The one smaller party that made it into parliament which could be a force for stability is the Democratic Left, a moderately left-wing party whose rhetoric places it in the pro-European camp. But its president, Fotis Kouvelis, has already stated twice since yesterday that he will not participate in coalition government with Nea Demokratia and PASOK.
Without him, the two former parties of power don’t have the seats they need to get a vote of confidence in parliament. According to the Greek constitution, if the party that came in first in the polls cannot form a government, the mandate goes to the runner-up, and then to the party that finished third. Tsipras has said Sunday night that he will try to form a government with the parties of the Left aiming to repeal the loan agreement. However, because of a thoroughly undemocratic clause in Greece’s electoral law, which awards the first party 50 additional seats beyond its proportional share, he doesn’t have the numbers. That means that, realistically, only Nea Demokratia can lead a new government. If Samaras fails, there no way out other than another round of elections, to be held probably on June 17.
It is hard to overstate the danger this poses to Greece’s continued membership of the euro. The country has committed itself to spending cuts worth 11.5 billion euros for 2013-4. The relevant measures need to be adopted by the end of June. A new election would mean that these measures would at best be delayed, which itself would mean that the next installment of the second bailout, due in August and worth up to 29 billion euros, would not be disbursed on time. As a result, crucial elements for the revival of the moribund Greek economy, set to shrink by more than 5 percent this year, like the recapitalization of the banks and the repayment of the government’s debts to private contractors (more than 6 billion euros), would also be set back.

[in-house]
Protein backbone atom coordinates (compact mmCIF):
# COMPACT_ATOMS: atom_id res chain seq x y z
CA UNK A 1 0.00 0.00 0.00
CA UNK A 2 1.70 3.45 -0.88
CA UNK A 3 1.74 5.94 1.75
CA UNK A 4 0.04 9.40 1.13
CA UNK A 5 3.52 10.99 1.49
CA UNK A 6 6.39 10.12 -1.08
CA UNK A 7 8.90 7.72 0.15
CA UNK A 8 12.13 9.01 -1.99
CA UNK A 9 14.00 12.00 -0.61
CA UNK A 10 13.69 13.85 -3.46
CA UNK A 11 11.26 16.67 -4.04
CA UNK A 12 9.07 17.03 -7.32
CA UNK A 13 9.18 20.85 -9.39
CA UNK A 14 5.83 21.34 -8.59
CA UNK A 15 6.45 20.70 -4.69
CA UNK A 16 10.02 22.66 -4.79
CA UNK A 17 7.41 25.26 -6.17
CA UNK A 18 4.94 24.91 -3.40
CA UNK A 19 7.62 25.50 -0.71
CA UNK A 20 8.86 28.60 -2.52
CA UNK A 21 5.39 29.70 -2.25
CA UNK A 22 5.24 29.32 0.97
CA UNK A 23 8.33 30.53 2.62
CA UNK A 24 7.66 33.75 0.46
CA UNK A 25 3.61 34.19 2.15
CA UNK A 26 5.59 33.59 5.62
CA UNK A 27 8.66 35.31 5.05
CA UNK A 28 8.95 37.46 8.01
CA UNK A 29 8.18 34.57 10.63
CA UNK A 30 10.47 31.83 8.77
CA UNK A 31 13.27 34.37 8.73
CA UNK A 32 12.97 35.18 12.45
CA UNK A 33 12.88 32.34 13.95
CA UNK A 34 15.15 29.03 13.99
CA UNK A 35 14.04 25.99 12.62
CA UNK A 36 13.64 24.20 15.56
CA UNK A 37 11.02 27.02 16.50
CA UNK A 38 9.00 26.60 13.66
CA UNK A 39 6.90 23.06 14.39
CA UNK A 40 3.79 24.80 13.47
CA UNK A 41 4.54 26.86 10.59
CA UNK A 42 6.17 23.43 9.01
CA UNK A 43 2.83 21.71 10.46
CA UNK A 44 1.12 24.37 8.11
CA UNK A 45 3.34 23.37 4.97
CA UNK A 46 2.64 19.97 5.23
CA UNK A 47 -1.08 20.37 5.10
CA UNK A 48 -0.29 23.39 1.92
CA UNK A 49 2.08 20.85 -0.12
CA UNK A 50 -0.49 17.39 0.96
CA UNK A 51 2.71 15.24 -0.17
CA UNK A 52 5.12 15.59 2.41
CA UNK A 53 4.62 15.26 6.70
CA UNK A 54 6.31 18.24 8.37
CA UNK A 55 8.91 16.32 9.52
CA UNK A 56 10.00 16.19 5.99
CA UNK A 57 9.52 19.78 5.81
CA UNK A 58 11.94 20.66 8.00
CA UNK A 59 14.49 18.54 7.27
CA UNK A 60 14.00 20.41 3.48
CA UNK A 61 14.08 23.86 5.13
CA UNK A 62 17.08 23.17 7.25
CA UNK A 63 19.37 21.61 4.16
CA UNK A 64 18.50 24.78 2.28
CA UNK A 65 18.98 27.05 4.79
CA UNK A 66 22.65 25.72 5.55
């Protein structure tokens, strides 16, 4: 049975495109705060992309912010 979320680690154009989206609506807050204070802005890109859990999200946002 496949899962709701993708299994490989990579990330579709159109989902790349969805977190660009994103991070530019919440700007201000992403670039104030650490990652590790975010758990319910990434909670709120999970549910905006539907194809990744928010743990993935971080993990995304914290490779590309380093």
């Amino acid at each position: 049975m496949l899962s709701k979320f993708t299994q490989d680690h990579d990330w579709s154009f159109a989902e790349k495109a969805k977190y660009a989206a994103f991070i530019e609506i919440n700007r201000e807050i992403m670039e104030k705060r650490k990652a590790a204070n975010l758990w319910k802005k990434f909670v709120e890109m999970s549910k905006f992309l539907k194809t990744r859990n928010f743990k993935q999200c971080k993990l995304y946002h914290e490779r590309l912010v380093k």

The worse case scenario is a June election which brings the forces of reactionary populism, led by SYRIZA, to power. Tsipras claims to be pro-European but his policies all but guarantee a Greek exit from the common currency, no matter how much Francois Hollande changes the climate in Europe. In that case, there will be hell to pay—for the eurozone, but above all, for Greece.
UPDATE: Antonis Samaras, leader of Nea Demokratia, officially returned the mandate to the president of the Republic a little while ago, having failed to secure the necessary agreements that would allow for the formation of a new government. The torch now passes to Tsipras, who is unlikely to be able to do so either. New elections are looking increasingly likely.